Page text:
So for instance, there's a UNIFI certificate called Sustainability, where students will take three courses in their general education program that will have embedded within it some treatment of sustainability issues and systems-thinking. These are all introductory courses, so there are no prerequisites, and once the student has completed those courses they have earned the certificate, which will appear on their transcript and is something they can point to as a micro-credential on their resume or put on their LinkedIn profile.
Currently, we have four certificates, but seven more will be added next year and even more are in development. Those certificates are: Sustainability, which addresses how to promote human prosperity while protecting the planet. Creative Expression and Meaning, which focuses on different ways in which creating art is fundamental to the human experience; Developmental Considerations, which focuses on human developmental trends from infancy through adolescence; and Thrive!, which is about life skills and transitioning to becoming an adult and self-sufficient decision maker.
And what about transfer students? How will UNIFI affect students coming in as third-year transfers?
Well, I think the biggest impact will be for those transfers who are coming into UNI having already earned an AA or AS degree. In the past with our general education program, students coming into UNI with one of those degrees still had to fulfill certain course requirements that we have on campus. So the Capstone, for instance, was one of those classes that transfer students still had to take.
With the UNIFI program, students coming into the university with an AA or AS degree will no longer have to fulfill those course requirements. If they have the degree, they have completed their general education coursework and don’t have to worry about doing any more. A lot of people are already really excited about that, and I think it could also make it easier for students to choose to come here rather than go elsewhere.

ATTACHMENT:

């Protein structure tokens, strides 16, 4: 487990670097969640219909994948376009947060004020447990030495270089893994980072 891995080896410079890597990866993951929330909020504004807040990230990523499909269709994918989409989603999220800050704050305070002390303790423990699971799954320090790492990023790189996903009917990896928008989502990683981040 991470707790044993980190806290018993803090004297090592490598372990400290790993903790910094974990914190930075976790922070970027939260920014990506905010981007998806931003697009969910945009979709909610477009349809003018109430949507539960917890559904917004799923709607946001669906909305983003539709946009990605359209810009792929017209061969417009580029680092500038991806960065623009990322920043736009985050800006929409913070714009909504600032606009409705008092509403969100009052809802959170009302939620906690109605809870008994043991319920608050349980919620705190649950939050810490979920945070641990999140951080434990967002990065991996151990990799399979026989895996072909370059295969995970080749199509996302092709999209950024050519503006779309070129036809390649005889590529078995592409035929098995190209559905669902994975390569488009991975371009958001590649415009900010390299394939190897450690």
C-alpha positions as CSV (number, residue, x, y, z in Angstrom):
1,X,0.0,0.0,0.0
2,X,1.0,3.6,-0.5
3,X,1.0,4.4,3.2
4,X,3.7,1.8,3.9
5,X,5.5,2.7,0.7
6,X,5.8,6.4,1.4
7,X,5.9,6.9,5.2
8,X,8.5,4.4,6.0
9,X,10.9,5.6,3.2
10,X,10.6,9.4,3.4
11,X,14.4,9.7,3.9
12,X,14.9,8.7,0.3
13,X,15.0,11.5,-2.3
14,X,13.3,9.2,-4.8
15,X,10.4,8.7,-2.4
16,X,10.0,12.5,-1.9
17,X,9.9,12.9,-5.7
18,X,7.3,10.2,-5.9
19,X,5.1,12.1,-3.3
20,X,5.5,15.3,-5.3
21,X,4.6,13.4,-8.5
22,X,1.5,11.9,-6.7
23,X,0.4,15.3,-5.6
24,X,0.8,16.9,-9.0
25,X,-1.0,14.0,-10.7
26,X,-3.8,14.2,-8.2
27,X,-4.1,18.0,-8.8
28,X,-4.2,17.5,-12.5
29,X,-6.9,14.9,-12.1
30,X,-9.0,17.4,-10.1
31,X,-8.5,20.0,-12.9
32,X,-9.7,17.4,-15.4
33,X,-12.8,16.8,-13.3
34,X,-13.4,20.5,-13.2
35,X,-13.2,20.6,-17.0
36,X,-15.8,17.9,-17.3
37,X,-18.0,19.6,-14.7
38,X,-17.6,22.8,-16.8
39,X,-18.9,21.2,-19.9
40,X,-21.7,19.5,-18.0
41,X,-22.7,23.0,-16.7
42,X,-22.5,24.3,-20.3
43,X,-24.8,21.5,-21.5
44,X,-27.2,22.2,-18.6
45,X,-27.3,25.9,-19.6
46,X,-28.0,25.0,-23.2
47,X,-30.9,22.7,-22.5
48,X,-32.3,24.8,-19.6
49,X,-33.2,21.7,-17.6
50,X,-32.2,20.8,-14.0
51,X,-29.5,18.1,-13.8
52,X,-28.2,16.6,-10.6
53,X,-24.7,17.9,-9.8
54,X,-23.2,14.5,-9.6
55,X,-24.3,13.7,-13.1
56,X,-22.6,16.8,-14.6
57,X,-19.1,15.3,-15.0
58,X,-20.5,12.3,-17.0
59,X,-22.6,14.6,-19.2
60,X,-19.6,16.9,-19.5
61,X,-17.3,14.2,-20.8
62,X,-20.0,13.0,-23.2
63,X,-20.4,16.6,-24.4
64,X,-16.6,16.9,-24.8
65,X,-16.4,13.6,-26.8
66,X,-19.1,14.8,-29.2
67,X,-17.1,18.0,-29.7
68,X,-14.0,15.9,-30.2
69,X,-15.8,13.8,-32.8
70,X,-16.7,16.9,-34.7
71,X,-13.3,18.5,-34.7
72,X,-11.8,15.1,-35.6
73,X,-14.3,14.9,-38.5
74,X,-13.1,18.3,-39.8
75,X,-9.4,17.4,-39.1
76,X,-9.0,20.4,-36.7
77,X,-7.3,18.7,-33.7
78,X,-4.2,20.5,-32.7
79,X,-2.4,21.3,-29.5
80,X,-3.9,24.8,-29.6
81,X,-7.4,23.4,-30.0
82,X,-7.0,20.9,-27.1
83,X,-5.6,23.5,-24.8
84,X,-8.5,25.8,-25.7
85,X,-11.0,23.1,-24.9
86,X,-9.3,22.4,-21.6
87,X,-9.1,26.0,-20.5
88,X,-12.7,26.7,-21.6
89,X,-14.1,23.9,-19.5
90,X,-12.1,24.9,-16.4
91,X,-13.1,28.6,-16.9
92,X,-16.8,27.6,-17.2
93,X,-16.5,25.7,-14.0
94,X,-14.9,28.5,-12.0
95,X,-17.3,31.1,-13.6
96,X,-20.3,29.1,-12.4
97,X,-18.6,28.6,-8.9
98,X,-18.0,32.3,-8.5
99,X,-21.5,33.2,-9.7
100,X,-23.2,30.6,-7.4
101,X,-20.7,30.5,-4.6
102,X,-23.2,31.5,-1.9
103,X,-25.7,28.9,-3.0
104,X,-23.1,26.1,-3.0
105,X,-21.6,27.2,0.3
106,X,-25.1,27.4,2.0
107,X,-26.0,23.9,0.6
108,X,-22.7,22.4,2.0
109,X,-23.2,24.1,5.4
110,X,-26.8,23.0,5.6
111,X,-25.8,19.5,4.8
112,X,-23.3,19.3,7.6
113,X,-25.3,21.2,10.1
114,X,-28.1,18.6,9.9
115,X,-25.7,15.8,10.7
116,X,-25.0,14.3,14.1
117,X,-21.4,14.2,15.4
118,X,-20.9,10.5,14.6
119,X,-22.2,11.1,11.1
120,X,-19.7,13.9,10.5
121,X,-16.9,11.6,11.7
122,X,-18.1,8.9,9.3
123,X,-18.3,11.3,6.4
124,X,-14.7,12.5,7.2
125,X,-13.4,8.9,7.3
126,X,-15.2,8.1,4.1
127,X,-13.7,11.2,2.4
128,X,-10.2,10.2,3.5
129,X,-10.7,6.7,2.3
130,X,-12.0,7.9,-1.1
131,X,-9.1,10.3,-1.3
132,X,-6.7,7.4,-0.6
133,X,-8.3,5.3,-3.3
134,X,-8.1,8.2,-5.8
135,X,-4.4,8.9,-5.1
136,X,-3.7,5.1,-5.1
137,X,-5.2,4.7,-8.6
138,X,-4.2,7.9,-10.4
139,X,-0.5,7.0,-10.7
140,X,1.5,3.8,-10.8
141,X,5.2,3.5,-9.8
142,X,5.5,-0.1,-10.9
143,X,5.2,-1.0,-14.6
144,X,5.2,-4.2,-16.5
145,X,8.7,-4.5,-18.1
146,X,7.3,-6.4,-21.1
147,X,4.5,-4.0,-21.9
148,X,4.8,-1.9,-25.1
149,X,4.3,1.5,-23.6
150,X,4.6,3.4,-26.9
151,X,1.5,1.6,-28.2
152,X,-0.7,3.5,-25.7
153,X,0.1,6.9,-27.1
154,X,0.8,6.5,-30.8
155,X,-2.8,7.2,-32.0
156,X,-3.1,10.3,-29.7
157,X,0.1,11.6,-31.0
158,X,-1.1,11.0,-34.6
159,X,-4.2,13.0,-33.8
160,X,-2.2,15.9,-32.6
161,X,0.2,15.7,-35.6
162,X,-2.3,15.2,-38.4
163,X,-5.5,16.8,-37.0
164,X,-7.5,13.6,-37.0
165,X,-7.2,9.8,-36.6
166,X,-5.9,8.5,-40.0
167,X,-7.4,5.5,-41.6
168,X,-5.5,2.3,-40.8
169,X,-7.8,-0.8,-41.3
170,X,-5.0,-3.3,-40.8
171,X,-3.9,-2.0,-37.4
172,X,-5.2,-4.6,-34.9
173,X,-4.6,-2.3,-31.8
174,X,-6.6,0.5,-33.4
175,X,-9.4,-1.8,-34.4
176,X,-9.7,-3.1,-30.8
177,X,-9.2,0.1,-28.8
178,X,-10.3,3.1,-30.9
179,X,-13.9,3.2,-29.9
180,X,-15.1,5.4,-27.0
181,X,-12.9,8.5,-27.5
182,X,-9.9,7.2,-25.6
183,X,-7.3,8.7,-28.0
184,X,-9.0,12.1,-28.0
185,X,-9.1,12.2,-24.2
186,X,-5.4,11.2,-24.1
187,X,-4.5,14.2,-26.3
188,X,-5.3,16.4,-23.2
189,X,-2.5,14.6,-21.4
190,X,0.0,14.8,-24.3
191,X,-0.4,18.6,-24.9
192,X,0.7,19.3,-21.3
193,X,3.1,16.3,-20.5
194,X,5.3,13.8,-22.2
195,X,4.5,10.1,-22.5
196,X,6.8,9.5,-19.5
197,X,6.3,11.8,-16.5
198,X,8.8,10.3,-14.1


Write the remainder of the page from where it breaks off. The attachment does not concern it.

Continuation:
And just as a side note transferring students who have an AA or AS degree can still earn these certificates too. Those classes are open to every student at every level, so if they want to take the course work and earn those micro-credentials, they can.
What is the goal of the new UNIFI program, and how might it impact students?
Student success. That was always the end goal of our committee’s work and was the basis for every decision we made: to help students succeed, both in their chosen majors and beyond. We hope that once our students graduate, that their experiences in UNIFI serve as a good foundation for them as they go out into the world and start their professional lives. And, we think the flexibility UNIFI offers and the fact that it is outcomes based, along with the possibility for certificates, are going to help set students up for success.
I think it’s also important to note that this might be a new program that we have created, but it’s not set in stone. We're going to be getting data and feedback and monitoring how things are going, and then we will make changes to improve the program over the coming years including adding exciting new courses and new certificates.